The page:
almost a diary

Only 20%…

Hmm… maybe this Inner Geek Test is more culture-bound than I thought, or maybe – I am really only 20.31558% – Geek (despite the fact that I have indeed read an Amiga OS manual cover to cover when I was twelve).

The odd thing is, I suspect that had I taken some “Inner Coolness Test”, I had also scored in this percentage range (despite the fact that I once rapped in German in front of a club in New York City and later convinced some Carioca friends I could dance Samba when I in fact I don’t know a single step).


Digital Pricing.

I really wonder what the Economist and some other notable print media outlets have in mind when they set their pricing strategy for online pay-as-you-go access?

If you have a look at this Economist login page, a single article sells for $2,95. At the next better news stand I can get the entire print issue for € 4,70. Then I have access to all the information and not just this single article. I understand that I won’t get it until tomorrow morning and that I won’t be able to digitally manipulate the content (which I am not allowed to republish anyway) and there is a slighly smaller risk of digital piracy as scanning and OCR would be needed to get the article back on a screen.

But even assuming that the Economist would follow an absurdly counterproductive strategy of “risk” pricing – punishing people for buying instead of stealing (like the record companies do with enourmous success), this is an insanely high relative price. I understand that selling individual articles is problematic and bundling them is a large part of what makes the industry economically viable. So people who only want a piece at a time are not exactly ideal customers. But ideal or not – who can be choosy about money these days and – they could be customers!

But if someone doesn’t want to buy a subscription to either an online publication or a printed one, an overpriced single item is not going to make them want to. And neither are they likely to spend half the price of 120 pages on one and a half of them.

This is a wondrous world indeed.


Ich bin ein Berliner

Happy belated new year, my gentle readers.

Ah, don’t we all know that German is a difficult langue to master. Of course, for some, those born German, it’s a little bit easier than for all others. But, incidentally, not everybody can be as lucky. And in turn, it is hardly surprising that a significant number of non-native speakers who tempted their fate by attempting to learn their language of choice, remarked, as did Mark Twain, that German should be classified among the dead languages, because only the dead have enough time to learn it.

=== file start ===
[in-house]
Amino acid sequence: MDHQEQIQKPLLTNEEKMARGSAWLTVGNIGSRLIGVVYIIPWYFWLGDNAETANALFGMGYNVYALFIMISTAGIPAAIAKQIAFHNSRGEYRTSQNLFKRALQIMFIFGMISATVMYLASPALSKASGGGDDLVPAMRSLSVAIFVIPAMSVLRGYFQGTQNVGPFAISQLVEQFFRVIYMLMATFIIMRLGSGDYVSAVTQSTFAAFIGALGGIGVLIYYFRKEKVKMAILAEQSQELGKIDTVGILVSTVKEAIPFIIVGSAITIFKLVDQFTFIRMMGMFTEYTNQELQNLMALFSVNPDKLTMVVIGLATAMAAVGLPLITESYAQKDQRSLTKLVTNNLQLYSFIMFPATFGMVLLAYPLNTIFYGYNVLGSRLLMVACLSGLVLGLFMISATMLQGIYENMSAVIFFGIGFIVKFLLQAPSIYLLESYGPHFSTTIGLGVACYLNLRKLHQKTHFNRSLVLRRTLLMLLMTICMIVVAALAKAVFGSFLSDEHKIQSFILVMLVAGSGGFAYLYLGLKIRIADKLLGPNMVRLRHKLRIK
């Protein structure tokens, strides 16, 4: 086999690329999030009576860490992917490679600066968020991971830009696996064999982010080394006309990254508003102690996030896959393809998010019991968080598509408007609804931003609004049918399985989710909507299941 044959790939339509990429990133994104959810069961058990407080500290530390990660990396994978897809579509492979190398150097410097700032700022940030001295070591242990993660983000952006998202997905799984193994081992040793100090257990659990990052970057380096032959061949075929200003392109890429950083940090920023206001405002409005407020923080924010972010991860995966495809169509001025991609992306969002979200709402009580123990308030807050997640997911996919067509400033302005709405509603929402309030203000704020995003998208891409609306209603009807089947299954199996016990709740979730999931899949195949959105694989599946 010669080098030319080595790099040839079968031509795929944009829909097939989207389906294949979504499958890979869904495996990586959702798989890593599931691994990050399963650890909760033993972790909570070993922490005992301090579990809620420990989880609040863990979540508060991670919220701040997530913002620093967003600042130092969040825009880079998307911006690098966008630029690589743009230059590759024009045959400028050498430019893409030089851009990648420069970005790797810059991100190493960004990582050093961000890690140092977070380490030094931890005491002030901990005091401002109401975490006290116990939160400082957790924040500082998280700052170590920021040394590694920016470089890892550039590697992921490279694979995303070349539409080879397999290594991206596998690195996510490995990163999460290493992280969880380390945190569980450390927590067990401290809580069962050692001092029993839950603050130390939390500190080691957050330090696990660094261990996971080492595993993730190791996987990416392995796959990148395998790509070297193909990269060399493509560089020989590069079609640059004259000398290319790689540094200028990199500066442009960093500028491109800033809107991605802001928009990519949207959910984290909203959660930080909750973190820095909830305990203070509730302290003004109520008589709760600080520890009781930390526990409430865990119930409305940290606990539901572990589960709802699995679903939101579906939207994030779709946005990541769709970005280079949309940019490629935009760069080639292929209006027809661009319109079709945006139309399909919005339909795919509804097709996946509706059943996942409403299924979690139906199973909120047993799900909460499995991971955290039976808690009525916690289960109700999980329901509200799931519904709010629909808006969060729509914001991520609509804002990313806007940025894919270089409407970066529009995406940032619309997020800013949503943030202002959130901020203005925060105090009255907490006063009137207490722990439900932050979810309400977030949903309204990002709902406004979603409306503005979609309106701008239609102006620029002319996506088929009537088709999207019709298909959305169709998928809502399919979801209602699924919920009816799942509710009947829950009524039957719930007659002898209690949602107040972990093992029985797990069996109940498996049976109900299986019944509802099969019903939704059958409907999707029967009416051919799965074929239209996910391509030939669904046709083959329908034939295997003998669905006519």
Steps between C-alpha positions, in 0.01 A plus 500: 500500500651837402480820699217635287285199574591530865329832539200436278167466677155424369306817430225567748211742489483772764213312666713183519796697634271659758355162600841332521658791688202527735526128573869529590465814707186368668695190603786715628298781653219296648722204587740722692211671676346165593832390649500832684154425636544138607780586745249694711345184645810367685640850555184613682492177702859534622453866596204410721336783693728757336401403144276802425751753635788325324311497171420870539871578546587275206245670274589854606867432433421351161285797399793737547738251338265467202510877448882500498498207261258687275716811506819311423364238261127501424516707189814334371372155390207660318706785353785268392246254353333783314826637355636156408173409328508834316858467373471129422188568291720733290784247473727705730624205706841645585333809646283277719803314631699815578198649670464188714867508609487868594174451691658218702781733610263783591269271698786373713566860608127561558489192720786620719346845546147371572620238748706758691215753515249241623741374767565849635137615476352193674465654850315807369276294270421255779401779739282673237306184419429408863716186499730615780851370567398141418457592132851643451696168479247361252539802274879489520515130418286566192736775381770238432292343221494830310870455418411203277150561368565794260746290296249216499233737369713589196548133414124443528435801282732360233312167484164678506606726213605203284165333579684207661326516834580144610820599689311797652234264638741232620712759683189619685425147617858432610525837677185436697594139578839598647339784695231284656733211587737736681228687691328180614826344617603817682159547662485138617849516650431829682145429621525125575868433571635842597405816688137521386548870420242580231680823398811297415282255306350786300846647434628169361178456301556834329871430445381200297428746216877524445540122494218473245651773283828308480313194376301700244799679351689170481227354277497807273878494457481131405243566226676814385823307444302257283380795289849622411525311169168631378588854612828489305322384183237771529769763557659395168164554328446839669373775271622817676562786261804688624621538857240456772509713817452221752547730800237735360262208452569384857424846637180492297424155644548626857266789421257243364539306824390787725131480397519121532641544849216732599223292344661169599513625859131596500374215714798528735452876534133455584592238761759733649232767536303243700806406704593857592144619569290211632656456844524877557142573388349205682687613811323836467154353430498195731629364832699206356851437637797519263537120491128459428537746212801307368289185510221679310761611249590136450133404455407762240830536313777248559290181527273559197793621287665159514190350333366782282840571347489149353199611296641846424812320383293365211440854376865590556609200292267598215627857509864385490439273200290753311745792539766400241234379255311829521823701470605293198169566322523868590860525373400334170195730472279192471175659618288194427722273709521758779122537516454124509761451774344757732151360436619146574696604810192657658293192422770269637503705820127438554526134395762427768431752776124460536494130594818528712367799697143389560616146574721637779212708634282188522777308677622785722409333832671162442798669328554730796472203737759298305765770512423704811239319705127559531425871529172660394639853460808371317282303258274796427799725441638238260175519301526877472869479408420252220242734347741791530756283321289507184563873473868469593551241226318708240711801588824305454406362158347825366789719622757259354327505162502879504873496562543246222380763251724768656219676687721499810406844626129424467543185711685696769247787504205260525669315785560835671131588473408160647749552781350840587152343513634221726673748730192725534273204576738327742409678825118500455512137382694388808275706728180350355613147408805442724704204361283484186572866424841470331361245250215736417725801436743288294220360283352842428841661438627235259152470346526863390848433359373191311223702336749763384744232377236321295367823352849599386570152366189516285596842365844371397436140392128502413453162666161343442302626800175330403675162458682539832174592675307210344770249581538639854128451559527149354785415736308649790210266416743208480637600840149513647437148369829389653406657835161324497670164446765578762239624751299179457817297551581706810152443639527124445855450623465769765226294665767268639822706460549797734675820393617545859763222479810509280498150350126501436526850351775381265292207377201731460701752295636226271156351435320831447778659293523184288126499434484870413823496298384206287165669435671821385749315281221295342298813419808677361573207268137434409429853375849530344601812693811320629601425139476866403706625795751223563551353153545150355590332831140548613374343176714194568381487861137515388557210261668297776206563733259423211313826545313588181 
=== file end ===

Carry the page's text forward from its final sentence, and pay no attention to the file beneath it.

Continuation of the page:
Strangely though, Mr. Clemens was clever enough to find out about the most bizarre idiosyncrasies after spending onlya couple of weeks in Heidelberg, if I am informed correctly.

But it is not only the German language as such that spells trouble for English speakers. Sometimes, mere city names can become the essence of a joke that will go around for decades.

You will probably guess what I am referring to. It is, of course, President Kennedy’s famous Cold War address in Berlin in which he, actually in correct German, stated – “I am a Berliner”. A sentence that can mean both “I am a citizen of Berlin” and “I am a jelly doughnut” (actually, I think the jelly is optional in a ‘Berliner’).

It’s not that anyone in Berlin would not have understood what Kennedy was referring to. But I guess – after having been told about the awful German language – some people in the American delegation were quite happy that the wall had been erected in Berlin, not in Vienna – for those in doubt, the German name for Vienna is Wien, the inhabitants of Wien are usually referred to as “Wiener”…

Why that, why tonight? For no obvious reasons. But a few days ago, Brad Delong quoted the speech. And he started a lenghty discussion about German grammar and jelly doughnuts. You can find the entry here.


Afghani Draft Constitution.

Check out the Afghani Draft Constitution to read a paper that is hopelessly trying to balance the demands of an essentially tribally organised country with those of a concerned international community. Words do matter, and so do constitutions. But there’s no way 46 pages of good intentions can speed a development that will take decades at best. Believe me, none of the warlords is having trouble sleeping after reading it…